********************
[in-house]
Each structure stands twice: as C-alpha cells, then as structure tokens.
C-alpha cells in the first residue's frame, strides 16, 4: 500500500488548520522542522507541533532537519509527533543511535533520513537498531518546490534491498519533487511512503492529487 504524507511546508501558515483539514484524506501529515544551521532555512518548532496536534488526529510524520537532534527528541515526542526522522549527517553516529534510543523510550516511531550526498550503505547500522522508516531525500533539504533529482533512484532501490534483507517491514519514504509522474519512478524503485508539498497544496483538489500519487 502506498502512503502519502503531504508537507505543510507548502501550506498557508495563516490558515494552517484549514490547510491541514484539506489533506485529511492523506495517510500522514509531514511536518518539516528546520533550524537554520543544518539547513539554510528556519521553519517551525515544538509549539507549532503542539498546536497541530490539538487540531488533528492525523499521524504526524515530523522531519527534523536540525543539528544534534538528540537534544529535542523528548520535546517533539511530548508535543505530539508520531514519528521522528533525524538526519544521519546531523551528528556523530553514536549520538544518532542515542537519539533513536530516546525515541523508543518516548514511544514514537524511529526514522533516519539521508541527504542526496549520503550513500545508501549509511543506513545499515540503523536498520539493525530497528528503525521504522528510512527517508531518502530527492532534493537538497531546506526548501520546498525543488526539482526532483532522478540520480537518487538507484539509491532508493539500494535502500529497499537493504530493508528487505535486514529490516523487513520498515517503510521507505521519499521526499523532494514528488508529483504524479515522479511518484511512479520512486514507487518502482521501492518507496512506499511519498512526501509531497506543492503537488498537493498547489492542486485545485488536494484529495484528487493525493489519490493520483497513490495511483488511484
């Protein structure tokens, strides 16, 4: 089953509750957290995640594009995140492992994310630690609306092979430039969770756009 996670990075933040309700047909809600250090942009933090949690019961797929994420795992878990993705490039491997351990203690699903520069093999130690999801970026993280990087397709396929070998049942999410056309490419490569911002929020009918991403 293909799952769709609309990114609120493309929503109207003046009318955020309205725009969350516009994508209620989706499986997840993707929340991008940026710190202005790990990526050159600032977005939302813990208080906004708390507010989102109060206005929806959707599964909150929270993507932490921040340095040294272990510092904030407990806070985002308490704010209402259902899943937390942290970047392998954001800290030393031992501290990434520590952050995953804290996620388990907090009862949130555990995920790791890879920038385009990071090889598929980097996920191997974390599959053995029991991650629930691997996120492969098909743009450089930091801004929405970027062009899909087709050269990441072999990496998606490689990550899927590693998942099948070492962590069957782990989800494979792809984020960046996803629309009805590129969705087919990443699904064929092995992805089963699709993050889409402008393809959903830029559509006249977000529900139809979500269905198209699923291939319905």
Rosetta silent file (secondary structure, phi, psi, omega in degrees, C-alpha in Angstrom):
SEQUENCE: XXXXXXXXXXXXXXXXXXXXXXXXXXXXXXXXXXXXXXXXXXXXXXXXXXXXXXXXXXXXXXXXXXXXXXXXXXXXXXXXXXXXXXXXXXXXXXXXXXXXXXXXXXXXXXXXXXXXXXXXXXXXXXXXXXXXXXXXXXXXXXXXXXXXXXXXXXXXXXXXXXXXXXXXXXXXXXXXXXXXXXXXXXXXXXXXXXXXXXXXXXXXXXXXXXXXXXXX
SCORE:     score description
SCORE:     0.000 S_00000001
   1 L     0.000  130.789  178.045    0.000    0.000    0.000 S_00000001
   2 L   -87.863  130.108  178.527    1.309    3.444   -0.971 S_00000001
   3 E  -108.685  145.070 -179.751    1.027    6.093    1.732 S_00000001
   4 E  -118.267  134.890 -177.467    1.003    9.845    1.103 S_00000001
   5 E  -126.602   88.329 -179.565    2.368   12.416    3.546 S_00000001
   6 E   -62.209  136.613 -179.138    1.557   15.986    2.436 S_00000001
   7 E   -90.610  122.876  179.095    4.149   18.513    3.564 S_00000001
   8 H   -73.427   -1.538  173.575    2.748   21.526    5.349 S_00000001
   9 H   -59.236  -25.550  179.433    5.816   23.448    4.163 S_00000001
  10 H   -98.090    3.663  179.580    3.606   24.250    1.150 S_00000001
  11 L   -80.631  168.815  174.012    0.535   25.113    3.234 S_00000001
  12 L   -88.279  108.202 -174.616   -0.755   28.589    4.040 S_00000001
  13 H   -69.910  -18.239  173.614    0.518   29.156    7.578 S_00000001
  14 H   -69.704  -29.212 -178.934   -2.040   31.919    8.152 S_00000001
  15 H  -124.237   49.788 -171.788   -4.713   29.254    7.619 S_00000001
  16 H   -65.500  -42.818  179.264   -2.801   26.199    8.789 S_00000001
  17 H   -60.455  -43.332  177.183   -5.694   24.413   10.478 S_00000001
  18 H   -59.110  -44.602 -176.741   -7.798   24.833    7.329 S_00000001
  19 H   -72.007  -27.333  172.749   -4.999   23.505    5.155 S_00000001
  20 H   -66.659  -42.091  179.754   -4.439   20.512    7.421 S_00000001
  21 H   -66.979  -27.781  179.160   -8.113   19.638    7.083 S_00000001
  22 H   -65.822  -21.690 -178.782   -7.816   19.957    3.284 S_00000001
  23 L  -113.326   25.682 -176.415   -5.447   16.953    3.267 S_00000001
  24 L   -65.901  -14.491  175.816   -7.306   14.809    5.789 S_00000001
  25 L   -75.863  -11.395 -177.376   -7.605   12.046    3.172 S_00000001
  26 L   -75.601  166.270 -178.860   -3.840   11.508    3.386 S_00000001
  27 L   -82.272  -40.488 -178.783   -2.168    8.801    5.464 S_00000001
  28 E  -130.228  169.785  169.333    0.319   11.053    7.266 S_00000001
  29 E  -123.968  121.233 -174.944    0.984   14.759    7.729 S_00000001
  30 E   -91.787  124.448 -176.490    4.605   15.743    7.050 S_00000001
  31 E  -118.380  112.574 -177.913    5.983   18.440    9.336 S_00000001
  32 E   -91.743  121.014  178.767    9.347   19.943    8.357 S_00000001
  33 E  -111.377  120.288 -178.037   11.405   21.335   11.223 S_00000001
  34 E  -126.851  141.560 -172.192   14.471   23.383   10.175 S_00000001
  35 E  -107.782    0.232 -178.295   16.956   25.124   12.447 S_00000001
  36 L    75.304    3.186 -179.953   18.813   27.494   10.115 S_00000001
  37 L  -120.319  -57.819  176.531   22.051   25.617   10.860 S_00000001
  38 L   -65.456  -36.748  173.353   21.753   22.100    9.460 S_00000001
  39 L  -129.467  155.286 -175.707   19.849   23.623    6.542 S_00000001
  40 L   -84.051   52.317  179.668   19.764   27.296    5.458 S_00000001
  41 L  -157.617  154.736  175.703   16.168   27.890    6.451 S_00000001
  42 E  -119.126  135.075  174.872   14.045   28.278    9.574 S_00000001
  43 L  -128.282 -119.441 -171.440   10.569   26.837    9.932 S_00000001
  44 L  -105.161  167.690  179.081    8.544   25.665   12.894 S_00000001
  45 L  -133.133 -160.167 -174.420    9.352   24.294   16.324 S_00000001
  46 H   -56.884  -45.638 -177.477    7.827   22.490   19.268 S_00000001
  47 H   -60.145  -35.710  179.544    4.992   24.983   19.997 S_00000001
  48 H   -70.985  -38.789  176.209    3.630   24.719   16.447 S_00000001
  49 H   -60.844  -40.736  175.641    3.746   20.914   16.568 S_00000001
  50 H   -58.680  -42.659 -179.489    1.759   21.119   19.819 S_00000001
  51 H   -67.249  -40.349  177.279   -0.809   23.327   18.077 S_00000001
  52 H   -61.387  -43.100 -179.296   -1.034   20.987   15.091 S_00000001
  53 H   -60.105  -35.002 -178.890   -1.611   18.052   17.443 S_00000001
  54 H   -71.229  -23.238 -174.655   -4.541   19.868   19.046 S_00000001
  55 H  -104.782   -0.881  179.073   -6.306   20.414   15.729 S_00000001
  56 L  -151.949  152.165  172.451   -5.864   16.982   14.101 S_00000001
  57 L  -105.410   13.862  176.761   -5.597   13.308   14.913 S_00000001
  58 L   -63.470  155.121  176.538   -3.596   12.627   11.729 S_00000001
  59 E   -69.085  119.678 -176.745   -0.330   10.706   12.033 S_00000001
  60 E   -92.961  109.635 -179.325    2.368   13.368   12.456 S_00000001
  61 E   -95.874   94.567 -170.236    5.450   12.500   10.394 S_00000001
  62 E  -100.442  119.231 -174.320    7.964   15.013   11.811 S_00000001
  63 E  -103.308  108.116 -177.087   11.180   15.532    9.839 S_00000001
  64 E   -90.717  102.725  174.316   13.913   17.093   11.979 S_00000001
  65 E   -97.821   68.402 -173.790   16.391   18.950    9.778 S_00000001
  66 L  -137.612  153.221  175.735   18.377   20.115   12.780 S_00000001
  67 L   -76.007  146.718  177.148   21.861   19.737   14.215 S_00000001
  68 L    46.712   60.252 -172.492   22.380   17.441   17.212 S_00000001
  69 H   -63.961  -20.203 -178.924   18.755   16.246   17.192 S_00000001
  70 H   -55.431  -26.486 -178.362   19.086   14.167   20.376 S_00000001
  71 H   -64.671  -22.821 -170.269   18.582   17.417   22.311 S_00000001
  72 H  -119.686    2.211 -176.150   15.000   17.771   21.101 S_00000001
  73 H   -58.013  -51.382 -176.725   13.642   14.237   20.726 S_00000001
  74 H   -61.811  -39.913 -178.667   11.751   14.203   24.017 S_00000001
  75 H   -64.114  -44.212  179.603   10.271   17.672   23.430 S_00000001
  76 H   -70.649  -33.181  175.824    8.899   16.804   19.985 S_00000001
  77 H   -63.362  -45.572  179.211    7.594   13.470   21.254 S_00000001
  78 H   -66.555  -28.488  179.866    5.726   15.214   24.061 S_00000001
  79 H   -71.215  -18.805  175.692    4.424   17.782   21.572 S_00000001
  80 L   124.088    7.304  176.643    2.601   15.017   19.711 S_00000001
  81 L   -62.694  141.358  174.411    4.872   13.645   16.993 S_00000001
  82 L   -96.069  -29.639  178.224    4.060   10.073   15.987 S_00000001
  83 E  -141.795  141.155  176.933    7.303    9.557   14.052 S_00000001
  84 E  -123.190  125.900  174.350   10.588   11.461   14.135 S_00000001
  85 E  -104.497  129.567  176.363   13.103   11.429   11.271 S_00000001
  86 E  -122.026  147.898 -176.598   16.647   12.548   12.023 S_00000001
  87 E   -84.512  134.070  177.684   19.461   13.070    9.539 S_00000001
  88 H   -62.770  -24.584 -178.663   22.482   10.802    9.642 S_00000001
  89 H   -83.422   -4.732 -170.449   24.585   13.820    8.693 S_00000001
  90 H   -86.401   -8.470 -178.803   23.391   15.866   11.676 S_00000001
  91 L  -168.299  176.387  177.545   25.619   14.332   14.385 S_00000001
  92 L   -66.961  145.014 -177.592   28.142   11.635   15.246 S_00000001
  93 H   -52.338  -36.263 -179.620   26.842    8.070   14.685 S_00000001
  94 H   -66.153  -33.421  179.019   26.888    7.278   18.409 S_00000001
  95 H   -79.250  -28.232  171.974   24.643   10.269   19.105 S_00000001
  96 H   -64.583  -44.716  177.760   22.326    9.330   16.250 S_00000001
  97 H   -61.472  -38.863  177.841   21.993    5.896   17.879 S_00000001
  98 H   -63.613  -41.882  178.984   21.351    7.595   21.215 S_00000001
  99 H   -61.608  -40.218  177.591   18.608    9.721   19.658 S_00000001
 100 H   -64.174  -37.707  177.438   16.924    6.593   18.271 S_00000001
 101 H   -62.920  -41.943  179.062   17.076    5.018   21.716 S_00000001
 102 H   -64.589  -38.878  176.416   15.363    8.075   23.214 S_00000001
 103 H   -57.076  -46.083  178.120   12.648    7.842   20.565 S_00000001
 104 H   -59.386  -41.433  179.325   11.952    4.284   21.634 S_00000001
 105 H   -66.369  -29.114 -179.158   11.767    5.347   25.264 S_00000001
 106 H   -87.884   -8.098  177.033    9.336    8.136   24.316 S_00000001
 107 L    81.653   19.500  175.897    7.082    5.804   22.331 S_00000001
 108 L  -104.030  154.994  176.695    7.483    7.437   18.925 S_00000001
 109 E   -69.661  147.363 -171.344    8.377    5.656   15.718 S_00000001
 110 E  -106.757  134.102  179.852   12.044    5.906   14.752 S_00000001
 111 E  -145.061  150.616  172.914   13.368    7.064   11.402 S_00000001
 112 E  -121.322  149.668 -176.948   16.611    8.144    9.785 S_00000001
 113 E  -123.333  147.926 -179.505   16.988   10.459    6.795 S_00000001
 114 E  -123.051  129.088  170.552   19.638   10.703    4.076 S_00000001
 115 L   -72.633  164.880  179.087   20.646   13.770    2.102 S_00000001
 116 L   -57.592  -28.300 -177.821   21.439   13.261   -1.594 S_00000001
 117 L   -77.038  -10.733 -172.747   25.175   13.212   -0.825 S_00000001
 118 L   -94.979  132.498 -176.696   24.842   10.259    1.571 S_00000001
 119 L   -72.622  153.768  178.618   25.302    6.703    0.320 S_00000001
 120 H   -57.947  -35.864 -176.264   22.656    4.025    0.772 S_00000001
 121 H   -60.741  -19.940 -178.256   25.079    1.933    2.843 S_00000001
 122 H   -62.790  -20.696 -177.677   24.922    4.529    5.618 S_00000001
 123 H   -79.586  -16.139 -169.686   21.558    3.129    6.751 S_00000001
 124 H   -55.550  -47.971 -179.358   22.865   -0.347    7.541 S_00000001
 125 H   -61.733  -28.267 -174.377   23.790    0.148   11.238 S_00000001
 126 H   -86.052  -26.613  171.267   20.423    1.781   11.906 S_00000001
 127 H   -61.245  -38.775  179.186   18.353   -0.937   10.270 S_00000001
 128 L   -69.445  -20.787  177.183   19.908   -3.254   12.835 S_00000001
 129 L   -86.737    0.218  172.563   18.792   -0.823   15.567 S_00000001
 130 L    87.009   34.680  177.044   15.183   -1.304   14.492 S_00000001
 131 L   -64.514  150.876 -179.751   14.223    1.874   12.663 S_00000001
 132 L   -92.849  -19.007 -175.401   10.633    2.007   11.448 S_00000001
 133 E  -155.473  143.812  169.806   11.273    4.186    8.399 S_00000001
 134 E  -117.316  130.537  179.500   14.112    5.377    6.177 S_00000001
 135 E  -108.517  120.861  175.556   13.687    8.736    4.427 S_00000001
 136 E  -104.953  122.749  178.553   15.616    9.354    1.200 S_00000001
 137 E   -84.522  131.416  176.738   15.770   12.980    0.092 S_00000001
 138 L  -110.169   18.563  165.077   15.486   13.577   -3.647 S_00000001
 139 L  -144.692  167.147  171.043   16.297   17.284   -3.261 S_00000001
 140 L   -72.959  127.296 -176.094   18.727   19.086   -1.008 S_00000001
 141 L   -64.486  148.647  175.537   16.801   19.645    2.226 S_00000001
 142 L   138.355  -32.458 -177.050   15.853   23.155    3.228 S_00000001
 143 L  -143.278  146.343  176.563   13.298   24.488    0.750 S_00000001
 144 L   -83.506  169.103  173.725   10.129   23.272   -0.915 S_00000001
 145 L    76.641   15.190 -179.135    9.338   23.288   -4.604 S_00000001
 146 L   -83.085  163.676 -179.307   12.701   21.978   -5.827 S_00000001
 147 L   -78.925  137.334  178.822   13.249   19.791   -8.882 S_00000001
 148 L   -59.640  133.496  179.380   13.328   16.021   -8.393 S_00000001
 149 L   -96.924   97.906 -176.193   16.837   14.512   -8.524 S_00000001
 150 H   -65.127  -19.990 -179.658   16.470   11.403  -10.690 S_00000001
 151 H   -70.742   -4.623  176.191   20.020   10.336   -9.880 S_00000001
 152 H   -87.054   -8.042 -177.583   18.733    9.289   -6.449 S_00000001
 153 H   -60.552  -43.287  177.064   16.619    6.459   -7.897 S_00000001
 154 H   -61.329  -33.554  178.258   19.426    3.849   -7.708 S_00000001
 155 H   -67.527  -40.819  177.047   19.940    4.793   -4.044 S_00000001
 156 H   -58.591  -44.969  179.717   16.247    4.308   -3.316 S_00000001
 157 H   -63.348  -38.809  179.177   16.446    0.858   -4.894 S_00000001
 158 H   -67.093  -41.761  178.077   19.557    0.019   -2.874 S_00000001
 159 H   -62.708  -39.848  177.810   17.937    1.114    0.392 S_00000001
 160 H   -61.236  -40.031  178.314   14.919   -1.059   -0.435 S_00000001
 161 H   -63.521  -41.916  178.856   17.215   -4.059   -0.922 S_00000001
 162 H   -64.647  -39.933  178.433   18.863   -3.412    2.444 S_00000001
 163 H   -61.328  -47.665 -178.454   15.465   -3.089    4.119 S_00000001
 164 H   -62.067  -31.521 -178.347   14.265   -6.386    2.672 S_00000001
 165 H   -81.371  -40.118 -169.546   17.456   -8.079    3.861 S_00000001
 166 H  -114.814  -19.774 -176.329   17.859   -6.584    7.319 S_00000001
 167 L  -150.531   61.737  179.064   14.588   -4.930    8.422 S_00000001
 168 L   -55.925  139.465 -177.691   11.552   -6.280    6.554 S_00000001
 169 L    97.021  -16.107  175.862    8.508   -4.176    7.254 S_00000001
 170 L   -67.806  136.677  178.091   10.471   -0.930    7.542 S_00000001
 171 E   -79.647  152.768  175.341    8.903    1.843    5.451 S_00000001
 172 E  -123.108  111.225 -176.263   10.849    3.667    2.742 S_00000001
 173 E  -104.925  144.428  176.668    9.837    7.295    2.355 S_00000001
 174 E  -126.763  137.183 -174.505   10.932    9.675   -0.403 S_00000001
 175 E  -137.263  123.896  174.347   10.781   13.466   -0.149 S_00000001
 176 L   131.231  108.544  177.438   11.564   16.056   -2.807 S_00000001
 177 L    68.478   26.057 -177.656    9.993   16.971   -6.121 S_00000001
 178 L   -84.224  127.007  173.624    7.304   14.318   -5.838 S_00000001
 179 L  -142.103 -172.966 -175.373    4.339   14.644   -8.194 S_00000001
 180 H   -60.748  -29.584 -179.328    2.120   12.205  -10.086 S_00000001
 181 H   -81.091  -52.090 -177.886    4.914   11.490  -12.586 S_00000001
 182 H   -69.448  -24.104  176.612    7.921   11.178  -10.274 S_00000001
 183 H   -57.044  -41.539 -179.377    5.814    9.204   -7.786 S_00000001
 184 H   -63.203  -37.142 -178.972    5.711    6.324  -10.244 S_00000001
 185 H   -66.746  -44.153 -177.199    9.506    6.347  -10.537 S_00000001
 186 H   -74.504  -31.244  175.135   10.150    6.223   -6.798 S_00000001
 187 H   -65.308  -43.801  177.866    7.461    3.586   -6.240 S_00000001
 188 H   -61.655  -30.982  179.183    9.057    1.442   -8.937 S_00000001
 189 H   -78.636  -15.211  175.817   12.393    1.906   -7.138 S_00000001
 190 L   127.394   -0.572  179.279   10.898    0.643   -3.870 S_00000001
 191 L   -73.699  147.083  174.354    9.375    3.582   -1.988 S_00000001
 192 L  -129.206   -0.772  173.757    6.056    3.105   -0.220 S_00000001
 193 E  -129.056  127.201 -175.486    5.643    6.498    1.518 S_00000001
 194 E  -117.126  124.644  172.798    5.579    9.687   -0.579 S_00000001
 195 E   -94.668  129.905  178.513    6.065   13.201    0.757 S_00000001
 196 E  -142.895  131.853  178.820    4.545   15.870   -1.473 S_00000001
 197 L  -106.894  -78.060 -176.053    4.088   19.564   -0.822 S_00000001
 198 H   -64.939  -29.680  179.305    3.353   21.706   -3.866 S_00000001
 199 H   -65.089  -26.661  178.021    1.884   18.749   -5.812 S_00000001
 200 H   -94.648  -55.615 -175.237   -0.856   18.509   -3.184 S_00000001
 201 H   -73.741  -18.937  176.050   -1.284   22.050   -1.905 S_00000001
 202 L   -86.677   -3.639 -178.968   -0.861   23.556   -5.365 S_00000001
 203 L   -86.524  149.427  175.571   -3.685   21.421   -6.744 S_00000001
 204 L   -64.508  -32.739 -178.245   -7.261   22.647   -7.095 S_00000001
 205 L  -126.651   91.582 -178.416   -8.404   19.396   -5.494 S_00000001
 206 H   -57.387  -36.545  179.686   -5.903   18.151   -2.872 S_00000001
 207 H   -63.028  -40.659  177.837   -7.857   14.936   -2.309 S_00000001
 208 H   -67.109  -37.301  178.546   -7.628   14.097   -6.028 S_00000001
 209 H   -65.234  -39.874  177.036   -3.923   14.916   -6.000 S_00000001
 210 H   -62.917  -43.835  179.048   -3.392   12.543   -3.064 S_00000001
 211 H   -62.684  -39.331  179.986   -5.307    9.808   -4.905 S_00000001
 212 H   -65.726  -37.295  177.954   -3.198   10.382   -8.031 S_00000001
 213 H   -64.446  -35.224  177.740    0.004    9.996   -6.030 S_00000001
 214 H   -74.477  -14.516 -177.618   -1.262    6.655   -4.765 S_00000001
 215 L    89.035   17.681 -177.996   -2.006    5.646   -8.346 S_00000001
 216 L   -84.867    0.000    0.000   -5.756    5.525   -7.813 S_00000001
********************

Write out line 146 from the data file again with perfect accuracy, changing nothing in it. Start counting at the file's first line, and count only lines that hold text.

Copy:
 138 L  -110.169   18.563  165.077   15.486   13.577   -3.647 S_00000001